These are the tools, and I've already marked the center of the lid. The hammer and nail are just for punching a little dent where you want the hole so the drill bit doesn't wander across the lid.


Drill out a pilot hole, using some scrap wood as a backer.


With the 5/8"; countersink bit, expand the hole until the bit passes all the way through. This can be tricky at first, so use light pressure and medium RPM to get the hang of it. Be careful not to crimp the lid anywhere or it won't work well and makes a mess later. The bit works well in wood, metal, or plastic.



Now expand the hole further with the abrasive bit. This also takes a little practice to get good at, and I suggest holding the lid in one hand and rolling your wrist so no part of the bit gets a rut dug into it by the metal. Hold the drill firmly at max RPM with your other hand. It's not hard to make a nearly perfect hole if you're patient, and have a few practice sessions. This bit also works on plastic (watch out for it clogging up with plastic, a stiff brush can clean it off).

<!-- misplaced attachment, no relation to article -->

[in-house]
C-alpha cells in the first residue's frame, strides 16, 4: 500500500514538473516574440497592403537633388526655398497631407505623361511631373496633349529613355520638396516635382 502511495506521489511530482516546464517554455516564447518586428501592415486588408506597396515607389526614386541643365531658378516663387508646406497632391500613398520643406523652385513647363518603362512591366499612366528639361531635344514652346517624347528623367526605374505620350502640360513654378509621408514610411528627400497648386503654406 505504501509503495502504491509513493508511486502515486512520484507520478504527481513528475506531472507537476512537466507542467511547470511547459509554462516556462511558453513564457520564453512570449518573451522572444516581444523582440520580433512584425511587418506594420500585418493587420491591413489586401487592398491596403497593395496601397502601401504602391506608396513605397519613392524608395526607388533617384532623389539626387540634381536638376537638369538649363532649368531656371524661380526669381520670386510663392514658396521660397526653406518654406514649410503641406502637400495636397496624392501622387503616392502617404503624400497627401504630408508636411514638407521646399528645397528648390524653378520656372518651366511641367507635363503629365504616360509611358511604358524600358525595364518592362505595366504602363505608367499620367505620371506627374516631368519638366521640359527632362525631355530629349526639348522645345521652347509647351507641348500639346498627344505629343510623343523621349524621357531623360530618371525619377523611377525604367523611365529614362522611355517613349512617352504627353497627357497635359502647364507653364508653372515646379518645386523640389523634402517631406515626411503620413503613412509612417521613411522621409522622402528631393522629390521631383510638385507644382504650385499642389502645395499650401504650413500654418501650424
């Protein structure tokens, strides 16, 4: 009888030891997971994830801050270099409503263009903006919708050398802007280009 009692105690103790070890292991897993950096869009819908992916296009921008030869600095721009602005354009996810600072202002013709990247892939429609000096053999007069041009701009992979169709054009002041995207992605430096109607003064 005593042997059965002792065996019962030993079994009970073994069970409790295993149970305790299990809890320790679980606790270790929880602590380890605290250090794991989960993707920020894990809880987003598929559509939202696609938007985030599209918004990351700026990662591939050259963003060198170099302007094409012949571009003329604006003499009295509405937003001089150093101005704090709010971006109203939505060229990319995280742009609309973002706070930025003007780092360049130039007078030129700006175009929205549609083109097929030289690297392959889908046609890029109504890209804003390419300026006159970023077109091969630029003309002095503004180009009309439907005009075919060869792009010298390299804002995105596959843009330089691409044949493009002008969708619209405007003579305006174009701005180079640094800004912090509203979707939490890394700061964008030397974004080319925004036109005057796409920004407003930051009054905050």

This is the step that requires the most patience. Still using the abrasive bit, keep shaving off material a little at a time and then test the grommet to see if it fits. It should be easy to attach it to either type of lid, and it's ok if the hole gets a little too big. When the grommet spins freely in the hole, it's big enough. Ideally, to fit the threaded brass fitting through the grommet, you should have to screw it in. The brass threads will cut into the rubber as you twist, and so long as it'll fit through far enough to attach the nozzle it's fine.


This is the view from the bottom and side. You want the threads oriented this way or it won't work.


Now wrap the threads with Teflon tape. This makes it much easier to take it apart later if necessary.


Using the wrenches, tighten the barb fitting (the nozzle) onto the taped threads. As the barb screws on, the grommet will compress a little, so you can tighten it further than it appears and the fittings can handle a lot of force, so don't be shy when you tighten it. Watch your knuckles!


Clean the lids really well, then seal the fittings and grommet to the lid with silicone (seal both sides of lid). Let cure at least 24 hours.

The finished dispenser lids.


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Edited by eatyualive, 31 August 2014 - 12:21 PM.
fixing format, old code update pics

#2 TVCasualty


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Posted 26 December 2007 - 01:22 AM